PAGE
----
Obama said that, after almost nine years of war, American soldiers “will cross the border out of Iraq with their heads held high, proud of their success and knowing that the American people stand united in our support for our troops.”
The president spoke after conducting a video conference with Iraqi Prime Minister Nouri al-Maliki.
Obama said both governments agreed on the next stage in the relationship as the U.S. withdraws its remaining troops in Iraq.
The U.S. had been negotiating on the terms of an accord with the government of Iraq on whether to keep some U.S. forces there past the end of 2012. The current U.S. agreement with Iraq for keeping troops in the country, negotiated in 2008 under President George W. Bush, expires at the end of this year.
Both governments have said that Iraq needs help with external security and with the continued training and development of its security forces. A sticking point was the U.S. insistence that its troops have immunity from prosecution in Iraqi courts.
The U.S. rejected a proposal from Maliki several months ago to reach an administrative agreement that wouldn’t require approval from the Iraqi Parliament. Pentagon officials said they needed broad political support to minimize the risk to troops. Iraq’s insistence two weeks ago that U.S. forces wouldn’t have legal immunity from Iraqi prosecution was a deal breaker.
The U.S. commander’s initial request to keep 30,000 forces in place four months ago fell to discussion of 9,000 to 10,000 two months later and as few as 3,000 four weeks ago, said Anthony Cordesman, a military analyst at the Center for Strategic and International Studies in Washington.
Training and Equipment
Obama said discussions will continue on how the U.S. might help train and equip Iraqi forces.
Brian Katulis, a senior fellow at the Center for American Progress, a policy research organization in Washington, said “a large U.S. footprint” in Iraq will remain, given the staffing level at the U.S. embassy and the number of private security contractors.
“I would be surprised if they’re doing anything that would diminish their plans for ongoing security assistance and police training, which will be run under the State Department,” Katulis said.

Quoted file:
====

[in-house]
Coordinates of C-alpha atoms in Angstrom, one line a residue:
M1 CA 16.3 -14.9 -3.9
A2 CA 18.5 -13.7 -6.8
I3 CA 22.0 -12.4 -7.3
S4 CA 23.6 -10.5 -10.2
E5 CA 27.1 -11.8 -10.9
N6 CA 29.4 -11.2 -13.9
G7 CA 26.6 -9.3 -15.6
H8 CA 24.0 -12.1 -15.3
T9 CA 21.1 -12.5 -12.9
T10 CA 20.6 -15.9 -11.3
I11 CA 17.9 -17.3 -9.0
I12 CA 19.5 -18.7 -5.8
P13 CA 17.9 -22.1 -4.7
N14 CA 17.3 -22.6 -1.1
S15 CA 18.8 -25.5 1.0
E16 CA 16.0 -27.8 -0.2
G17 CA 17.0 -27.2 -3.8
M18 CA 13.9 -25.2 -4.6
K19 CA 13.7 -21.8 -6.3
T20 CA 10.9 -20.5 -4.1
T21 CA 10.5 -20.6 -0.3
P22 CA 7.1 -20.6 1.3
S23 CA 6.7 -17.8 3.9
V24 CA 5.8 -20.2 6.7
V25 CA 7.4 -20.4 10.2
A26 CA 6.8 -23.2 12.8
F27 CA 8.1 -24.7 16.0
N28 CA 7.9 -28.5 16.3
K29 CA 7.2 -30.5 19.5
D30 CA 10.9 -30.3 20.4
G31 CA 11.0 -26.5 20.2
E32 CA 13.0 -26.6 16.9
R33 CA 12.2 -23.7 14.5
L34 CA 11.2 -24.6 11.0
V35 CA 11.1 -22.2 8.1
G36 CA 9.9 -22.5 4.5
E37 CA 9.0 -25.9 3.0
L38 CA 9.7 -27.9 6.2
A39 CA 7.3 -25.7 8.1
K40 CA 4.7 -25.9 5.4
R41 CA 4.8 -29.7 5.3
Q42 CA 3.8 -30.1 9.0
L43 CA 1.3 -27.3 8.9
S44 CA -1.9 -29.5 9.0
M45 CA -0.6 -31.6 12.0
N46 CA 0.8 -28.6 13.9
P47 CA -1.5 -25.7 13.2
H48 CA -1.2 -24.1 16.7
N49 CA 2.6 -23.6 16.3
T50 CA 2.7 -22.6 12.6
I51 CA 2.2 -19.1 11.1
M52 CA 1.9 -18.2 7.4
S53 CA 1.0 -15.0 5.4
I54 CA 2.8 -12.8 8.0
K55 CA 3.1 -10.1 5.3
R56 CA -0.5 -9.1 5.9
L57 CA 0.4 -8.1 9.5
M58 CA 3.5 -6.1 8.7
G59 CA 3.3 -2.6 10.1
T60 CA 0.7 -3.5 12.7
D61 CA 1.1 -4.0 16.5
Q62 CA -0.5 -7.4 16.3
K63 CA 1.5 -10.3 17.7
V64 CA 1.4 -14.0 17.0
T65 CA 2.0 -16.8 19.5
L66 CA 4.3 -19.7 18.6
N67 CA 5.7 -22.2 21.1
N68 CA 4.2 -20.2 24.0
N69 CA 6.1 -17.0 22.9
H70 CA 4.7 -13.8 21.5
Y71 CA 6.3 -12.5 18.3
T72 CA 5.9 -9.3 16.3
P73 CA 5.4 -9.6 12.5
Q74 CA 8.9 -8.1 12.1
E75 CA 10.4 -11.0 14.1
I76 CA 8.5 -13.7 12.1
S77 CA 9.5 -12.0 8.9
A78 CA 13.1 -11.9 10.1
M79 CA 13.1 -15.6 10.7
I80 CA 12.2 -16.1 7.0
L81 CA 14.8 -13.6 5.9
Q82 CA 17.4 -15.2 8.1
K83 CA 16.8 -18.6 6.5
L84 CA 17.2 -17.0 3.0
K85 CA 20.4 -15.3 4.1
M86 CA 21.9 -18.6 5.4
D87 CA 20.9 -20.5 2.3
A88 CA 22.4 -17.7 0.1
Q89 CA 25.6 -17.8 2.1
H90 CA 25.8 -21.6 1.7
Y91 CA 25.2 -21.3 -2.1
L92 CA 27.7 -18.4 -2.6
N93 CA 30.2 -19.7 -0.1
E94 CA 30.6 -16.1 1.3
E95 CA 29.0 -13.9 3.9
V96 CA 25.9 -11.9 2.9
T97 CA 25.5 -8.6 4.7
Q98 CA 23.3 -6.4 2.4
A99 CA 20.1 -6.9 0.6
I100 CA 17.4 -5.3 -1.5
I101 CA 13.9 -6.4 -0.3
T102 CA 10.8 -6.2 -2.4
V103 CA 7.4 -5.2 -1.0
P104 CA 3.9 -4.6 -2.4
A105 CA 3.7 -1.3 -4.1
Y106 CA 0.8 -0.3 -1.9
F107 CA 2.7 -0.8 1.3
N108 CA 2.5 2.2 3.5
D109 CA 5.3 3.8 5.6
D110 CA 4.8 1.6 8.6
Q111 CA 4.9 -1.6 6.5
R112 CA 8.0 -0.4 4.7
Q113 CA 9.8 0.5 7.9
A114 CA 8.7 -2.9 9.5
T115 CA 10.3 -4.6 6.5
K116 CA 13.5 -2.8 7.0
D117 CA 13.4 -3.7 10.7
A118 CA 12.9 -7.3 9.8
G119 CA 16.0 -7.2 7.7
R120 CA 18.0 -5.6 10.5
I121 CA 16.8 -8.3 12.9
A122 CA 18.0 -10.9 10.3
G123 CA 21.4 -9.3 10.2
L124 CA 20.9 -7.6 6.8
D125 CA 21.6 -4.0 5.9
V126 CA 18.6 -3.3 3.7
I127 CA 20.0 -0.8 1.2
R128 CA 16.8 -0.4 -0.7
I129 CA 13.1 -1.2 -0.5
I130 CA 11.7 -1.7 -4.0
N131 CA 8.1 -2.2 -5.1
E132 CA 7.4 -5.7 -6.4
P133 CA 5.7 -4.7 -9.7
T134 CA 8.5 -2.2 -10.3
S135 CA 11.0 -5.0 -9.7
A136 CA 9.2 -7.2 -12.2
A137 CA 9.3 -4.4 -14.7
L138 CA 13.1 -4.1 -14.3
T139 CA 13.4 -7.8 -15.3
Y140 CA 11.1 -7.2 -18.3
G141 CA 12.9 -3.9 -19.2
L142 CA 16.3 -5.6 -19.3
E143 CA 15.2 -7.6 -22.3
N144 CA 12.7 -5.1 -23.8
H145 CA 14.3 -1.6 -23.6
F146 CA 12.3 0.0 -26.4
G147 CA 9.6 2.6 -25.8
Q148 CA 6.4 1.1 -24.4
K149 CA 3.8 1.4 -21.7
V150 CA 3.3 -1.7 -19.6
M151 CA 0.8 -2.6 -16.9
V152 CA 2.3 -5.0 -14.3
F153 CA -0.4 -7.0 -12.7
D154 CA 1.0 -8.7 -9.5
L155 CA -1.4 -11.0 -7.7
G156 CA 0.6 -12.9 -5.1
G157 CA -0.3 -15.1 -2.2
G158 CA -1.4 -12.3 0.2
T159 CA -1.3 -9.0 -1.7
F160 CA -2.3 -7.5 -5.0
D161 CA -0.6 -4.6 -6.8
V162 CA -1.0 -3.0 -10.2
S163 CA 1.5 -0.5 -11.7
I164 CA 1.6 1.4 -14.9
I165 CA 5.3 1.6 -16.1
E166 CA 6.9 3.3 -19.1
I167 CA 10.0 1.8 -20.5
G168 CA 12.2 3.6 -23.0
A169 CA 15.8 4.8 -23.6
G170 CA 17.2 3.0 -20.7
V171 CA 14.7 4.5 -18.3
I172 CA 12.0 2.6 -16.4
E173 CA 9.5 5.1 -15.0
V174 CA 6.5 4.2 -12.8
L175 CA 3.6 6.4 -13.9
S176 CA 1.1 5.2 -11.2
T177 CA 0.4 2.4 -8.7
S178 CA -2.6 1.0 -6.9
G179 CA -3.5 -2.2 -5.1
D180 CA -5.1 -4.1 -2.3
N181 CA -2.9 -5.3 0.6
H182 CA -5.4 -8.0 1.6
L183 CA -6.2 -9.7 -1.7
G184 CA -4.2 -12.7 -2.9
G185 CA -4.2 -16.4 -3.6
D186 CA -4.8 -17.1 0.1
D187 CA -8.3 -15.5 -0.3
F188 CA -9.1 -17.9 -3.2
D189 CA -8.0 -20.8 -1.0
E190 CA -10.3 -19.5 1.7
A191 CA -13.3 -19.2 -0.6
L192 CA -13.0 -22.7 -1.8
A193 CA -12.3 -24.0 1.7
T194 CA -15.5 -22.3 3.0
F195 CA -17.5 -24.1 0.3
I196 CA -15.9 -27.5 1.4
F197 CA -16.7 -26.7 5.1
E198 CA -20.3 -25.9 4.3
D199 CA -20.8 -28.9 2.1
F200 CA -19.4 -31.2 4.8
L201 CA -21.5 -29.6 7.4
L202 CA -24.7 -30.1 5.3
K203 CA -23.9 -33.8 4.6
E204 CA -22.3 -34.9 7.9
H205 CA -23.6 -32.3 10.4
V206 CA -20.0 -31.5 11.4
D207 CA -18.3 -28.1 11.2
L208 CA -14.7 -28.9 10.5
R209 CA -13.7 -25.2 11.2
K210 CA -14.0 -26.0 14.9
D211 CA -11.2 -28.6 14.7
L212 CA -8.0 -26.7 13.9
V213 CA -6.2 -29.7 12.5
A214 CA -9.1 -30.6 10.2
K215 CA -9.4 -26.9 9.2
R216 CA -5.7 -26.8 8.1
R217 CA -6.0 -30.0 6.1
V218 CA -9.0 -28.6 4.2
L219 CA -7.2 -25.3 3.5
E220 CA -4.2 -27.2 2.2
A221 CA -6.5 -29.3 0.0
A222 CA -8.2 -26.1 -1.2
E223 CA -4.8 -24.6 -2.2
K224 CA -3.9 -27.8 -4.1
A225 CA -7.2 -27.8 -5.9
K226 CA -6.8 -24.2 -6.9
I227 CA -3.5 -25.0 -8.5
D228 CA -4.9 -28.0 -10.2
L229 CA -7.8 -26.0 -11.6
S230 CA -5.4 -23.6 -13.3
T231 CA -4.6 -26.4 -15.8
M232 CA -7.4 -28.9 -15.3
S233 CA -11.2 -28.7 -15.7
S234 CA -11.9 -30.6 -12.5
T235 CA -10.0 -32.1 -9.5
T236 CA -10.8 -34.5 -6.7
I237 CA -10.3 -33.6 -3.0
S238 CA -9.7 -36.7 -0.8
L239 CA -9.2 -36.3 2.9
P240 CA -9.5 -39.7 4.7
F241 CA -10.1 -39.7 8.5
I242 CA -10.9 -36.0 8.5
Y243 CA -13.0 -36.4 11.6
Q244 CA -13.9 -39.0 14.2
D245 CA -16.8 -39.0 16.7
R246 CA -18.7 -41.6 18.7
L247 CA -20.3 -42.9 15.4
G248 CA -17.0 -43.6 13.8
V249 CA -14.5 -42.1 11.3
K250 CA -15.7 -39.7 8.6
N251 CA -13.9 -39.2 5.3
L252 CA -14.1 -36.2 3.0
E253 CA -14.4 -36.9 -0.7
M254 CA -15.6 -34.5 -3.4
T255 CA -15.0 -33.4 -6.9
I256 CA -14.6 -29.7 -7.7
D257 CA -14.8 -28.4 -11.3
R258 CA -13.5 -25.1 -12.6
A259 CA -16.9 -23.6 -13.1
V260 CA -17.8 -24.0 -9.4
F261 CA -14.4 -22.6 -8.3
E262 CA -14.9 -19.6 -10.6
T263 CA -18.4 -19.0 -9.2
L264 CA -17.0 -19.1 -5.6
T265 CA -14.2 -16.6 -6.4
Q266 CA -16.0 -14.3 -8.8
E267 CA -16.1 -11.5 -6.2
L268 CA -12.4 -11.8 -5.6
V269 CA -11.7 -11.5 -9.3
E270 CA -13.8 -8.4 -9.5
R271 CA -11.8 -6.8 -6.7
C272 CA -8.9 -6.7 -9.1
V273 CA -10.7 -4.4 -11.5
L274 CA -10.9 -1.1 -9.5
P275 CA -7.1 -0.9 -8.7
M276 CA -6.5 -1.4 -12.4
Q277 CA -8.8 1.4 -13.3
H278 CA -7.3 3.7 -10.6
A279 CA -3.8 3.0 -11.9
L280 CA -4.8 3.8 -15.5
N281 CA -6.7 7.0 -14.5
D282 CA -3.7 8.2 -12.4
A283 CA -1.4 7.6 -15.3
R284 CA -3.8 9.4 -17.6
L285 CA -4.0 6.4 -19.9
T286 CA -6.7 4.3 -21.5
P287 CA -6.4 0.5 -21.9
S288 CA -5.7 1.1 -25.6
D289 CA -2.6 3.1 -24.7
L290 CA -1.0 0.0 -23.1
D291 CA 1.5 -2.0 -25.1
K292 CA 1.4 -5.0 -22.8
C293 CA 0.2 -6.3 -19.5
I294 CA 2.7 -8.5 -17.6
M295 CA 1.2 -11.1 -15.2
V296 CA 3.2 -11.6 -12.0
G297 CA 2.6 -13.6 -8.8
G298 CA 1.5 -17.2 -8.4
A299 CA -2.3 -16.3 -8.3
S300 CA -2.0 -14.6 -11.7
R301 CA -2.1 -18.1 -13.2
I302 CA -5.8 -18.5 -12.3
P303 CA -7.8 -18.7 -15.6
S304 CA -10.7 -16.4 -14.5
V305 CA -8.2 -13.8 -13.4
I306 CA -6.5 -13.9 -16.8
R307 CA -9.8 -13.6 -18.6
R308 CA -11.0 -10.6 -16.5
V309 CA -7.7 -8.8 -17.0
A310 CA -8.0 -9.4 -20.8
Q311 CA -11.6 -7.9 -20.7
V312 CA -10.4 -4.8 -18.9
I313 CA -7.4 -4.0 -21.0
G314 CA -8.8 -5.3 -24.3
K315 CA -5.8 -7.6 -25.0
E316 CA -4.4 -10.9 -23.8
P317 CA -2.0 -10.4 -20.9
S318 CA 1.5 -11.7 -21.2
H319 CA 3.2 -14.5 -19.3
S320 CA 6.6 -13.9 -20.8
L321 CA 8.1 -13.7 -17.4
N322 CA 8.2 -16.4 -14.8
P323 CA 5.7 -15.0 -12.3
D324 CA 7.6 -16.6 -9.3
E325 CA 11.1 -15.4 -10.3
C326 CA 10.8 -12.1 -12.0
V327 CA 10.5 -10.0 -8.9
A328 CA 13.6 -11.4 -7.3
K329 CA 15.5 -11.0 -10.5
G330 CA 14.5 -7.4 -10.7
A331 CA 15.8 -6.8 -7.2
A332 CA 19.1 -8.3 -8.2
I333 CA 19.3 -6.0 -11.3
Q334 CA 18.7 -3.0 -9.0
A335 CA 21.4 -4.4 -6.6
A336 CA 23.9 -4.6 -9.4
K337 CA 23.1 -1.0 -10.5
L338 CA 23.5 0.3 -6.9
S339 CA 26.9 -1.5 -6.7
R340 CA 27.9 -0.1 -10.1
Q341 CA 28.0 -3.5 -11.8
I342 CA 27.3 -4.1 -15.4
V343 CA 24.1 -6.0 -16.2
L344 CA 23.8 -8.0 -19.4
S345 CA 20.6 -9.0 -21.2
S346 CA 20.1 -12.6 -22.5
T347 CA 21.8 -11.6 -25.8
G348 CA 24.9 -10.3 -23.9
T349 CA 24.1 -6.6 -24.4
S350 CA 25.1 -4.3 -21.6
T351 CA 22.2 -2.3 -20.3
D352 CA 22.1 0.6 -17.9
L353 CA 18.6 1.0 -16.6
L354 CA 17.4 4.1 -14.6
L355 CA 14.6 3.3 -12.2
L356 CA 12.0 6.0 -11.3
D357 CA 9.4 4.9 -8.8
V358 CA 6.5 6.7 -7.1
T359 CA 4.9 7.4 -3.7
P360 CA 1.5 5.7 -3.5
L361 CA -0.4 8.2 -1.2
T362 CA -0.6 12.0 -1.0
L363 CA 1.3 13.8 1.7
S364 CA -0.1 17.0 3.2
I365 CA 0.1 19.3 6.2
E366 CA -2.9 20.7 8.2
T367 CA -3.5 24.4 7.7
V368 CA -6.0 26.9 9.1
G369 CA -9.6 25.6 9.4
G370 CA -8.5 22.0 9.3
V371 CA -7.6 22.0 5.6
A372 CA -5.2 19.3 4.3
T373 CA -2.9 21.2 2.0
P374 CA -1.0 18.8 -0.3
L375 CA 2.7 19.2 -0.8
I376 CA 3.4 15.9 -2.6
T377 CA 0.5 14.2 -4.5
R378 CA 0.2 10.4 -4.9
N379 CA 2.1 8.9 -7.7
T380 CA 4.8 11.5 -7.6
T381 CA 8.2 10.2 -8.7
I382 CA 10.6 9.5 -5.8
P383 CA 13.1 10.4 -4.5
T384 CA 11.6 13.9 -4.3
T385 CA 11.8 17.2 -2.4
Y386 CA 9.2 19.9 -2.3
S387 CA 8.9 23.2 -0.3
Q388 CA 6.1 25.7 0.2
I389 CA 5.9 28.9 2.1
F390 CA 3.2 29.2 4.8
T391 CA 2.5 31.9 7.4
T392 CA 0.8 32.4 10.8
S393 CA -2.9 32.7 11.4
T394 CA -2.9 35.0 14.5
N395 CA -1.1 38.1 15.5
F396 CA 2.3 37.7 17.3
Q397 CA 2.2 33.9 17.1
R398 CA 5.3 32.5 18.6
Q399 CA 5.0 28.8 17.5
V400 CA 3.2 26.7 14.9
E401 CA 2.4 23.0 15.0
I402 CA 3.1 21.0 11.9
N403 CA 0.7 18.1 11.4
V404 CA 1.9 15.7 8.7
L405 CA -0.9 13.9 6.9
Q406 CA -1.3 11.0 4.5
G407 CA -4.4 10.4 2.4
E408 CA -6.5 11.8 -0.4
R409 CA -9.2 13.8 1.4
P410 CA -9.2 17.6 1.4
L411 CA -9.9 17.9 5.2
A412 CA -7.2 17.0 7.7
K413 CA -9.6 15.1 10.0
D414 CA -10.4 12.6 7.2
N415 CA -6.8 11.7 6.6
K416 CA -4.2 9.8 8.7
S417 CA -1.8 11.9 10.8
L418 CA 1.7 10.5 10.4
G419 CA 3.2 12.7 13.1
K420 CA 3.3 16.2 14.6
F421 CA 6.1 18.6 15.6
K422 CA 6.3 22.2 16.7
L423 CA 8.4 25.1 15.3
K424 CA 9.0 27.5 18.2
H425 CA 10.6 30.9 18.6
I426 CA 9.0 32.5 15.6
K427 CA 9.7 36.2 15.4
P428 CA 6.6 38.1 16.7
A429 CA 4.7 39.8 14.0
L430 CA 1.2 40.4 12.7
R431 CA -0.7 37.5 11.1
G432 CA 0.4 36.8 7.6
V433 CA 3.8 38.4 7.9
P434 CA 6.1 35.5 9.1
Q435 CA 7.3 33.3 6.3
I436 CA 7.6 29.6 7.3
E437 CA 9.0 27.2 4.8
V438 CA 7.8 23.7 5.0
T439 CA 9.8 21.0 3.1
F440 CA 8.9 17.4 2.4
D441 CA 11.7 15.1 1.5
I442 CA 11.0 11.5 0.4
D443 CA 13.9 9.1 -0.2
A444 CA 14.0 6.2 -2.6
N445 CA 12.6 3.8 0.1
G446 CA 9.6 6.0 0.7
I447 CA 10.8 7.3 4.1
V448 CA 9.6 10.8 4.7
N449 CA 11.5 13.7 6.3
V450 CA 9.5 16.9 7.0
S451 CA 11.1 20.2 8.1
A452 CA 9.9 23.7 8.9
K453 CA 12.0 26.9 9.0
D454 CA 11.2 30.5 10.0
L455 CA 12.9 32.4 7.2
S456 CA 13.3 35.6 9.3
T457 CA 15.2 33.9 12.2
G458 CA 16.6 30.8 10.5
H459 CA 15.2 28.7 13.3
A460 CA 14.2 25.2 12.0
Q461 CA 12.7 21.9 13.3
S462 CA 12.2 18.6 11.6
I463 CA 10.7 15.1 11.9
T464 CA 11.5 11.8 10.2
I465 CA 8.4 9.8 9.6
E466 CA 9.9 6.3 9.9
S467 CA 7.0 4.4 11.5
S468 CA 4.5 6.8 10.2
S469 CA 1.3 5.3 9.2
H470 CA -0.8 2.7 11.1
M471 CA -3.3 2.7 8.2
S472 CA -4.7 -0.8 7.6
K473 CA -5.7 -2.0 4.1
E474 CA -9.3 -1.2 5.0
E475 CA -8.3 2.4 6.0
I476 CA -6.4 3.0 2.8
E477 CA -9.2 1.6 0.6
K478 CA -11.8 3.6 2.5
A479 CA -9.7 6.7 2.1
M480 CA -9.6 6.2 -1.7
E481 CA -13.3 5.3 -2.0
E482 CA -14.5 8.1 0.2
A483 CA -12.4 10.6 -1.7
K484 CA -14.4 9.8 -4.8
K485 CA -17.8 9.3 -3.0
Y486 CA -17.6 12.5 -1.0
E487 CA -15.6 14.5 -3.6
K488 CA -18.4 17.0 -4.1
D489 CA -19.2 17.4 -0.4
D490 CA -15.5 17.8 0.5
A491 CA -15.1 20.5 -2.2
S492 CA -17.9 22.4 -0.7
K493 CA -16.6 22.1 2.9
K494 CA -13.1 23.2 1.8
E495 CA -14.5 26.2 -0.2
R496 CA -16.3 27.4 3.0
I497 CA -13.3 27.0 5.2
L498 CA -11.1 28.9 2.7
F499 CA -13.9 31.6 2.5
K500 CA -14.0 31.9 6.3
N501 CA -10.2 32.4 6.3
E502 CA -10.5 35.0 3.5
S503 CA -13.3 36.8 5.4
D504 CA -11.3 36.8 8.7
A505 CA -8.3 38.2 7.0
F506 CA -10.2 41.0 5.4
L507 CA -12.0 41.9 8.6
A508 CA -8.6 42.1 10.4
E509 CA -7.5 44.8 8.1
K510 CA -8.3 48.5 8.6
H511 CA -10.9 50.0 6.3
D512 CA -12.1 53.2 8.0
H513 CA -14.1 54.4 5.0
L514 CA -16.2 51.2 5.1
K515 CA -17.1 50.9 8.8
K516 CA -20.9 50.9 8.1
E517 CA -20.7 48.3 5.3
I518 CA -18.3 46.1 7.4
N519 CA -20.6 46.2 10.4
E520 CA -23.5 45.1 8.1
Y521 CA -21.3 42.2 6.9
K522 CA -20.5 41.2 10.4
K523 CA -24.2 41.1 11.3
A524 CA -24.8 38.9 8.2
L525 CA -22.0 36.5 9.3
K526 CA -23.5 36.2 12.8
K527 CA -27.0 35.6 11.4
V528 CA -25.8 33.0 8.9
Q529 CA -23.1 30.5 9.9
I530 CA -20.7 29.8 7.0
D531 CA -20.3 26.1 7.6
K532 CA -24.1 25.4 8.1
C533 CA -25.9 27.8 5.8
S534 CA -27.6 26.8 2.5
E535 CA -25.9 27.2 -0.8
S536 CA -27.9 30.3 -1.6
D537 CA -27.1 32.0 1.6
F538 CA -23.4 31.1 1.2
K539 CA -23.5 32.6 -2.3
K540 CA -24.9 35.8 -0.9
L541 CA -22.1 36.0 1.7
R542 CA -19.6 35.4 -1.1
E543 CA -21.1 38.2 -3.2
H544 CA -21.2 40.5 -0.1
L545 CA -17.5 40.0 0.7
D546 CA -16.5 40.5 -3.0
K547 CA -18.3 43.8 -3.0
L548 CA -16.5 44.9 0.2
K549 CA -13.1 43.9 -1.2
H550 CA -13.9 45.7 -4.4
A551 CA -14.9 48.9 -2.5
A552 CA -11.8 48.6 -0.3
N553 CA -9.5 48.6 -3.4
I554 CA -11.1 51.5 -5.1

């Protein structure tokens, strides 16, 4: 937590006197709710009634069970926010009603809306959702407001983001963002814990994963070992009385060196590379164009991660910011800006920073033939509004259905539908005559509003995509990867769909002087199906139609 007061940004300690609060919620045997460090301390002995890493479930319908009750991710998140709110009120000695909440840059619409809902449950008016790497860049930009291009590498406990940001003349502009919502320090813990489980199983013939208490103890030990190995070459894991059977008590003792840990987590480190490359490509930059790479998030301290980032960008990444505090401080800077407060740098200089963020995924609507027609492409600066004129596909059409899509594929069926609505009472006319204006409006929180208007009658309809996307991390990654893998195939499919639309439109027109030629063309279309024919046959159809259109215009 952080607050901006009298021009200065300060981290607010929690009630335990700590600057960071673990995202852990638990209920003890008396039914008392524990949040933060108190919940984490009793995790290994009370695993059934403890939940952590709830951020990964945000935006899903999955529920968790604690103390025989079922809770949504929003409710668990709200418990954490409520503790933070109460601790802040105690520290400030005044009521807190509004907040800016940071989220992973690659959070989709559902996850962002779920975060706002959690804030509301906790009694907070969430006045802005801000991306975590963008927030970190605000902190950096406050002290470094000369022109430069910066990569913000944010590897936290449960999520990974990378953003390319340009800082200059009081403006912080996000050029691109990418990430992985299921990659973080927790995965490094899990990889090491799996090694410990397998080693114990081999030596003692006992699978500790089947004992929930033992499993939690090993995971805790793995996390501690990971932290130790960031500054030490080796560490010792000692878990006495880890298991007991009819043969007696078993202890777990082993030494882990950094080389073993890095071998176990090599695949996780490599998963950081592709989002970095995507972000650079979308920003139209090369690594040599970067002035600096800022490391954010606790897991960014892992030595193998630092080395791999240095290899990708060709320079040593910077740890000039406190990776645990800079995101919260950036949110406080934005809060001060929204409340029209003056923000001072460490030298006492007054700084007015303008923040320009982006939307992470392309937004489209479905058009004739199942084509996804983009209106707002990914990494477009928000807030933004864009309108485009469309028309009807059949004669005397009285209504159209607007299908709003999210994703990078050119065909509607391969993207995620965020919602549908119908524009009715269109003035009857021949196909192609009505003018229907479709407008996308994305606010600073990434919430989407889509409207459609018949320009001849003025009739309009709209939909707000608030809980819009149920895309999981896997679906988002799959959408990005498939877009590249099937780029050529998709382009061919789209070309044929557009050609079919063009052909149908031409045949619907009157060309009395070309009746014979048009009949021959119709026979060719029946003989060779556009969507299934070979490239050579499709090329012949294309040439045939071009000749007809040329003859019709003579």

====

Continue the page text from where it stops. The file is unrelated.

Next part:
Denis McDonough, deputy White House national security adviser, said the U.S. got “exactly what we needed to protect our security interests” in negotiating with Iraq.
McDonough said the withdrawal by the U.S. won’t embolden Iran, which borders Iraq, to seek to expand its influence in the region. The U.S. sees “an Iran that is weaker and is more isolated,” he said.
Obama said the final stage of withdrawals marks a larger transition as the U.S. also draws down troop levels in Afghanistan.
“After a decade of war, the nation that we need to build and the nation that we will build is our own, an America that sees its economic strength restored just as we’ve restored our leadership around the globe,” Obama said.
There have been 3,525 U.S. personnel killed in action in Iraq; an additional 957 died of other causes. More than 32,000 have been wounded. The war has cost at least $752 billion, including training for Iraqis and related diplomatic missions, the nonpartisan Congressional Budget Office said in January.
U.S. military units have been steadily pulling out of Iraq since reaching a peak of almost 170,000 in 2007.
--With assistance from Julie Hirschfeld Davis Viola Gienger, Julianna Goldman and Mike Dorning in Washington. Editors: Jim Rubin, Don Frederick
To contact the reporters on this story: Margaret Talev in Washington at email@example.com; Roger Runningen in Washington at firstname.lastname@example.org
To contact the editor responsible for this story: Mark Silva at email@example.com